A consumer study done shortly before the Christmas holiday shopping season began found that many Norwegians had no specific gift wishes. More than NOK 50 billion worth of gifts ended up under Norwegian Christmas trees, though, setting a new record once again.
The study, carried out by marketing analysis firm YouGov, found that fully 8 percent of Norwegian didn’t want anything for Christmas. Another 7 percent were uncertain, while 5 percent said they’d rather travel somewhere or do something fun than receive a material gift item.
“I have everything I need,” Ane Røed told news bureau NTB while she was browsing through a bookstore before Christmas. She was also weary of what she called “obligatory shopping” for gifts that others probably didn’t need to want either. Her response was typical of many of those questioned by YouGov, where especially older Norwegians had few if any gift wishes.
That didn’t stop Norwegians, though, from flocking to the stores in December and laying down an estimated NOK 50 billion during the holiday shopping season. Some retail industry players had feared a lacklustre season this year, given signs of an overall tightening of the Norwegian economy and more careful spending by consumers recently.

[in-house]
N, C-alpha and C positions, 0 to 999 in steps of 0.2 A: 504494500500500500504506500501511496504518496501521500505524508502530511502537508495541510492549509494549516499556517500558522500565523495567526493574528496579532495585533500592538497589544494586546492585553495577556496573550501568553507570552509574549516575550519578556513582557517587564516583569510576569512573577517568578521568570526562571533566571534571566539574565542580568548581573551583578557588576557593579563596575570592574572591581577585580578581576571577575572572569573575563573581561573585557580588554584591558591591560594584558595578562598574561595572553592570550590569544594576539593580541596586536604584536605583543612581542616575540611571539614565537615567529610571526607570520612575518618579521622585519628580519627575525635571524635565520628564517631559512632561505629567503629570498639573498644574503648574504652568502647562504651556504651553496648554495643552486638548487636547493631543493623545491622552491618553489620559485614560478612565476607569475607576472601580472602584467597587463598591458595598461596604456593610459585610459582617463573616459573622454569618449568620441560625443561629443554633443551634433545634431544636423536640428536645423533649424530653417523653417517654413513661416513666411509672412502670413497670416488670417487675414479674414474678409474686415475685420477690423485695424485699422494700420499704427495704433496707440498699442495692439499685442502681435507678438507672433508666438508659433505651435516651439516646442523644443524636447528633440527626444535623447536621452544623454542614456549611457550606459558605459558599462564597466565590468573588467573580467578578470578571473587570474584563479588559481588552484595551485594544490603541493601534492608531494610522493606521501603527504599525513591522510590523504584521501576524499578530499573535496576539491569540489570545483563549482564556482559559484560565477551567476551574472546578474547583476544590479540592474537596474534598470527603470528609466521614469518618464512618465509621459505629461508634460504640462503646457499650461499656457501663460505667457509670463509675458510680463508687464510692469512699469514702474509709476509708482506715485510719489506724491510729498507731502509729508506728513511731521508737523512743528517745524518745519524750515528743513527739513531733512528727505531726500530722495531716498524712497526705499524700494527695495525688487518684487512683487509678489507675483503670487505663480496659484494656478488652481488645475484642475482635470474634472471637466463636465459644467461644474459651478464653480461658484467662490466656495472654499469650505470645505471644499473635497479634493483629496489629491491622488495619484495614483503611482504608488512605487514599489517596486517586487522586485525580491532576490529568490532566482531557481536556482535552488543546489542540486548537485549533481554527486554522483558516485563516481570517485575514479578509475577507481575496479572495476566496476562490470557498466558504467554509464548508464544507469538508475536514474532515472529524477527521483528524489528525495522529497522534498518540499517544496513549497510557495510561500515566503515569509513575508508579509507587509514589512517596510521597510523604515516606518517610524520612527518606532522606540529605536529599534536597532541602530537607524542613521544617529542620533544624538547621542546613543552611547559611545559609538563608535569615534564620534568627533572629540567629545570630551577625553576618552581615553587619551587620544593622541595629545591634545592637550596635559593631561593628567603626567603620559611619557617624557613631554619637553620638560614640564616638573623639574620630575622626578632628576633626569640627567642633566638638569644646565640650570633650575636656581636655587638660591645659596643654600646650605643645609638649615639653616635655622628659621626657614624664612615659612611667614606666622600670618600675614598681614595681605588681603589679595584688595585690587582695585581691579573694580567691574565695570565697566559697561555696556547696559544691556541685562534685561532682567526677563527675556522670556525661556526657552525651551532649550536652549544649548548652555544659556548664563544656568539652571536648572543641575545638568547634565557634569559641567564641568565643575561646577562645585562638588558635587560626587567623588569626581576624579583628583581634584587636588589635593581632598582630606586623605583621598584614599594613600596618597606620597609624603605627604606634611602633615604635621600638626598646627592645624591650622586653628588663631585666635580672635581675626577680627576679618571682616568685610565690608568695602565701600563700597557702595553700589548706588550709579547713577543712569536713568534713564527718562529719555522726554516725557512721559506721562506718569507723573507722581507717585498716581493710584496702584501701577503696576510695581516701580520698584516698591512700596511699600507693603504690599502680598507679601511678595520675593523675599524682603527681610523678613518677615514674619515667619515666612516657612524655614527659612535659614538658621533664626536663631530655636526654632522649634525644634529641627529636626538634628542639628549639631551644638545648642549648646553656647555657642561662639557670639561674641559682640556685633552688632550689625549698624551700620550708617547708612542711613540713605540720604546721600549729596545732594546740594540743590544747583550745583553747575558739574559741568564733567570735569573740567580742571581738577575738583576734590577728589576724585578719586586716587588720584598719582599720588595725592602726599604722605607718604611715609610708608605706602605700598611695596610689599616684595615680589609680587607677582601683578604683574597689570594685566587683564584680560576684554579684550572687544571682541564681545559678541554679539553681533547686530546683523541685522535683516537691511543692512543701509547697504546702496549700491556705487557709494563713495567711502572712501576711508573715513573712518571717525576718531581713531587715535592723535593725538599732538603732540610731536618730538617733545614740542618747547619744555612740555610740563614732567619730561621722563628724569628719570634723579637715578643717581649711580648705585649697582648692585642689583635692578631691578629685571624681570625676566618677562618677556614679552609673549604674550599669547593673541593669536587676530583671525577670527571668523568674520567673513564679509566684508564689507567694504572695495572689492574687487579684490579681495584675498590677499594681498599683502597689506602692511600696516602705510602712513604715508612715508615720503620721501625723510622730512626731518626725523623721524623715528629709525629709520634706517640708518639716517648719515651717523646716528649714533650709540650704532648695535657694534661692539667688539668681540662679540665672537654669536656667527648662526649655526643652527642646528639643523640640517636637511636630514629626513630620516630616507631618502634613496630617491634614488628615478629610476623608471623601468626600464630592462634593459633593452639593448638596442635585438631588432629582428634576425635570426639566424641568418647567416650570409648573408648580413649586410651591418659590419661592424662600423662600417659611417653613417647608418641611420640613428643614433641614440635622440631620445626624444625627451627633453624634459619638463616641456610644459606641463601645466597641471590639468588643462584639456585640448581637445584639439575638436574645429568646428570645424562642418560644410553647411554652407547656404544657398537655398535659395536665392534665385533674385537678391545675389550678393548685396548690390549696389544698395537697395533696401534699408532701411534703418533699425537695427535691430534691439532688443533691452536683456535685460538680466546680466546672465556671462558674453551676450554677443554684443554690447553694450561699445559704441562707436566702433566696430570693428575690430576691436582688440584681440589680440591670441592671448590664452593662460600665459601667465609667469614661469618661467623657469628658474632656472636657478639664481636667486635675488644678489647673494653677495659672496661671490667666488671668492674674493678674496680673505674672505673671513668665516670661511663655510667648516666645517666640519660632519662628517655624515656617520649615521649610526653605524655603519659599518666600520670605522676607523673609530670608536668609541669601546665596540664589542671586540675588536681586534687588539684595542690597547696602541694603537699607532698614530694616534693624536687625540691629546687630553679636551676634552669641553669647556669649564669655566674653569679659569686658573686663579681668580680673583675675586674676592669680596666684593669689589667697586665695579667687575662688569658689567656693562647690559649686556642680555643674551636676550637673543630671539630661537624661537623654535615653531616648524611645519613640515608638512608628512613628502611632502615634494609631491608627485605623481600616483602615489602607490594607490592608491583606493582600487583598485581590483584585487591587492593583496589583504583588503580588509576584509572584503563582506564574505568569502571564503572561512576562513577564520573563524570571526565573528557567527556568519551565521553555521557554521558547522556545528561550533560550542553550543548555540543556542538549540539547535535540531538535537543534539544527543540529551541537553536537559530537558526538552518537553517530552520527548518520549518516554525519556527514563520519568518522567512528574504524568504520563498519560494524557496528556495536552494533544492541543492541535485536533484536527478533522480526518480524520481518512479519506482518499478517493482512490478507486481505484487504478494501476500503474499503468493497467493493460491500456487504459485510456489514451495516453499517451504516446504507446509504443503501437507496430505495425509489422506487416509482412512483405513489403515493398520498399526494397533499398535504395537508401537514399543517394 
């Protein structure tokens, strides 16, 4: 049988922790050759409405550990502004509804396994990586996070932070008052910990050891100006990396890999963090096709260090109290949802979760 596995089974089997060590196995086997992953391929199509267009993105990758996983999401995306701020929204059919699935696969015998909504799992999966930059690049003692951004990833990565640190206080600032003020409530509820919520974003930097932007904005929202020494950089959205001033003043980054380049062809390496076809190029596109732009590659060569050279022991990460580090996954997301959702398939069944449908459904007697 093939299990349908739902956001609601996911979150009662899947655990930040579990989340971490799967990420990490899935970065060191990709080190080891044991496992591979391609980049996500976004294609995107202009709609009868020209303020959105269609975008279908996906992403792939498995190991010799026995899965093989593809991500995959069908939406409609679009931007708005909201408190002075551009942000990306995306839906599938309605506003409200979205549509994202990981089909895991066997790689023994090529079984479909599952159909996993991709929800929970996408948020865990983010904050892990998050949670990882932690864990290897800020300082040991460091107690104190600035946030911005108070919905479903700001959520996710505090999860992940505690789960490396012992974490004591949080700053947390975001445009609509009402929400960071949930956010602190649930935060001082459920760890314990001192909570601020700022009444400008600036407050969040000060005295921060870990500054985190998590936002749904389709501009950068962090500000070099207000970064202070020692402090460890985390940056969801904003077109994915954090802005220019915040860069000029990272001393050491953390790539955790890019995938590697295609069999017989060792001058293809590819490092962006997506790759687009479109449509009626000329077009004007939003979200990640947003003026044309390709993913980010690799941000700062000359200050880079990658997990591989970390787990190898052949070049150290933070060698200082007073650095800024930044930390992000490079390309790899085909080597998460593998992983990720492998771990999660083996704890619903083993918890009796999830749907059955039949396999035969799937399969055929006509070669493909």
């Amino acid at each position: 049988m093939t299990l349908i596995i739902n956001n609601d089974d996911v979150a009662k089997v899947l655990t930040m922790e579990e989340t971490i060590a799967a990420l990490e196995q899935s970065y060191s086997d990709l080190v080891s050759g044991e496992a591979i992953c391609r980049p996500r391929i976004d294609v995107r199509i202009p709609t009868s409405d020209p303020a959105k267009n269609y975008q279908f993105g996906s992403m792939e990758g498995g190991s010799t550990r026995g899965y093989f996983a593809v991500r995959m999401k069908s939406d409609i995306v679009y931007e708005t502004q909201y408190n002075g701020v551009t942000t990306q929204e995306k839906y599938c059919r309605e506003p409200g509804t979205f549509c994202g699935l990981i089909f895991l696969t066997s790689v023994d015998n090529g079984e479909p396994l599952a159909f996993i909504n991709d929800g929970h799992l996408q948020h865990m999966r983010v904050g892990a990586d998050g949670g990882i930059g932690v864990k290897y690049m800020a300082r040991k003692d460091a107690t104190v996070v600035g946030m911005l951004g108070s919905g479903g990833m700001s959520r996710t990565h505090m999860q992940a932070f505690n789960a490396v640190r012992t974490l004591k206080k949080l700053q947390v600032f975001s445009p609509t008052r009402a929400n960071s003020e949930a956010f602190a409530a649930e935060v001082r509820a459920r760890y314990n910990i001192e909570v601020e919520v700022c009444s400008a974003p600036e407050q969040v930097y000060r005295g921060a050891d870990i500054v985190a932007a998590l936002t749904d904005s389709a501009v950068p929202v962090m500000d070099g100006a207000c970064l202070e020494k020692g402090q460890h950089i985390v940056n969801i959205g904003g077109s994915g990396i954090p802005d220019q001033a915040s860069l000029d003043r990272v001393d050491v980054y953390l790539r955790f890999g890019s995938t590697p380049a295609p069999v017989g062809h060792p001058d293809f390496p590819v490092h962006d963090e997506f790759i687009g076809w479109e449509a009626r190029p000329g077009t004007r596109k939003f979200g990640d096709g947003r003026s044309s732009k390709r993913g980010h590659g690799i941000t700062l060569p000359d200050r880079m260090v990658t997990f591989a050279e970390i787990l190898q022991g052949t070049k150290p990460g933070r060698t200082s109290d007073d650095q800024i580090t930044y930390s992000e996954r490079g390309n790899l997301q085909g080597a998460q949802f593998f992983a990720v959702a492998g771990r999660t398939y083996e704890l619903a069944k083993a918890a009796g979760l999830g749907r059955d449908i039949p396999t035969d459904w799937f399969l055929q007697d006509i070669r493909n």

Instead, according to retail employers organization Virke, Christmas shopping broke old records once again. Credit card usage was high and retailers breathed a sigh of relief.
“It started out weak, possibly because of bad weather when folks in many places around the country were told to stay inside,” Bror Stende, director of Virke, told newspaper Dagens Næringsliv (DN). “But then things picked up. Sales jumped around 45 percent from the second to third week of December, and in total, we’re ahead of last year.”
Stende said the latest prognoses led to the NOK 50 billion figures, but he stressed that even though that’s a new record, “there’s little real growth.” He claimed consumers were “quite careful” this year, with total sales up just around a half-percentage point after adjustments for inflation and population growth.